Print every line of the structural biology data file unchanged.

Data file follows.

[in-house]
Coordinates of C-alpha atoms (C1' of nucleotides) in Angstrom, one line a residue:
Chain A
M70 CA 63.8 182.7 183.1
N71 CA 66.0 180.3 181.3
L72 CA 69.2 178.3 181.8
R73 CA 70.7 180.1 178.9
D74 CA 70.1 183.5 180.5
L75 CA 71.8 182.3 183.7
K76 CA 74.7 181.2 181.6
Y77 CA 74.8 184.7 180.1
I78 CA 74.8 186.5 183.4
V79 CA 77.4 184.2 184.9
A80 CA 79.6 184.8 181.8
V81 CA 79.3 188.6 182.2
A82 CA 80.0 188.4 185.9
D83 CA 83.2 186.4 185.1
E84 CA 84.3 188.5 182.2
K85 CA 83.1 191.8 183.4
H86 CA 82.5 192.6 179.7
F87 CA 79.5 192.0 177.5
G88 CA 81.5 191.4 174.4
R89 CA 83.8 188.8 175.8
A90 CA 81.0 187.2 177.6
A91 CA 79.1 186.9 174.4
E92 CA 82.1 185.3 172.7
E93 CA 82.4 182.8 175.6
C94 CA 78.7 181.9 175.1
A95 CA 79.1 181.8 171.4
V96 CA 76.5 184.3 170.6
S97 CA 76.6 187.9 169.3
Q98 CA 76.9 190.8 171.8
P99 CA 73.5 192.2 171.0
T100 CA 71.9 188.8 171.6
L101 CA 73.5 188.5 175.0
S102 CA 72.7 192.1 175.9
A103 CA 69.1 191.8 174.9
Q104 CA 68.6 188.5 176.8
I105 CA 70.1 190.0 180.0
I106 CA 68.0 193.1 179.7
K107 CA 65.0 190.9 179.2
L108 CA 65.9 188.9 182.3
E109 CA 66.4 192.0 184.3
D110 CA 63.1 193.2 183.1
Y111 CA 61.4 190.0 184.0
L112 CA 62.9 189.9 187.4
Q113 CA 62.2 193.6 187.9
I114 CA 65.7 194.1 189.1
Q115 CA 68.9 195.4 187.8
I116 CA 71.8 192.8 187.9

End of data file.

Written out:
[in-house]
Coordinates of C-alpha atoms (C1' of nucleotides) in Angstrom, one line a residue:
Chain A
M70 CA 63.8 182.7 183.1
N71 CA 66.0 180.3 181.3
L72 CA 69.2 178.3 181.8
R73 CA 70.7 180.1 178.9
D74 CA 70.1 183.5 180.5
L75 CA 71.8 182.3 183.7
K76 CA 74.7 181.2 181.6
Y77 CA 74.8 184.7 180.1
I78 CA 74.8 186.5 183.4
V79 CA 77.4 184.2 184.9
A80 CA 79.6 184.8 181.8
V81 CA 79.3 188.6 182.2
A82 CA 80.0 188.4 185.9
D83 CA 83.2 186.4 185.1
E84 CA 84.3 188.5 182.2
K85 CA 83.1 191.8 183.4
H86 CA 82.5 192.6 179.7
F87 CA 79.5 192.0 177.5
G88 CA 81.5 191.4 174.4
R89 CA 83.8 188.8 175.8
A90 CA 81.0 187.2 177.6
A91 CA 79.1 186.9 174.4
E92 CA 82.1 185.3 172.7
E93 CA 82.4 182.8 175.6
C94 CA 78.7 181.9 175.1
A95 CA 79.1 181.8 171.4
V96 CA 76.5 184.3 170.6
S97 CA 76.6 187.9 169.3
Q98 CA 76.9 190.8 171.8
P99 CA 73.5 192.2 171.0
T100 CA 71.9 188.8 171.6
L101 CA 73.5 188.5 175.0
S102 CA 72.7 192.1 175.9
A103 CA 69.1 191.8 174.9
Q104 CA 68.6 188.5 176.8
I105 CA 70.1 190.0 180.0
I106 CA 68.0 193.1 179.7
K107 CA 65.0 190.9 179.2
L108 CA 65.9 188.9 182.3
E109 CA 66.4 192.0 184.3
D110 CA 63.1 193.2 183.1
Y111 CA 61.4 190.0 184.0
L112 CA 62.9 189.9 187.4
Q113 CA 62.2 193.6 187.9
I114 CA 65.7 194.1 189.1
Q115 CA 68.9 195.4 187.8
I116 CA 71.8 192.8 187.9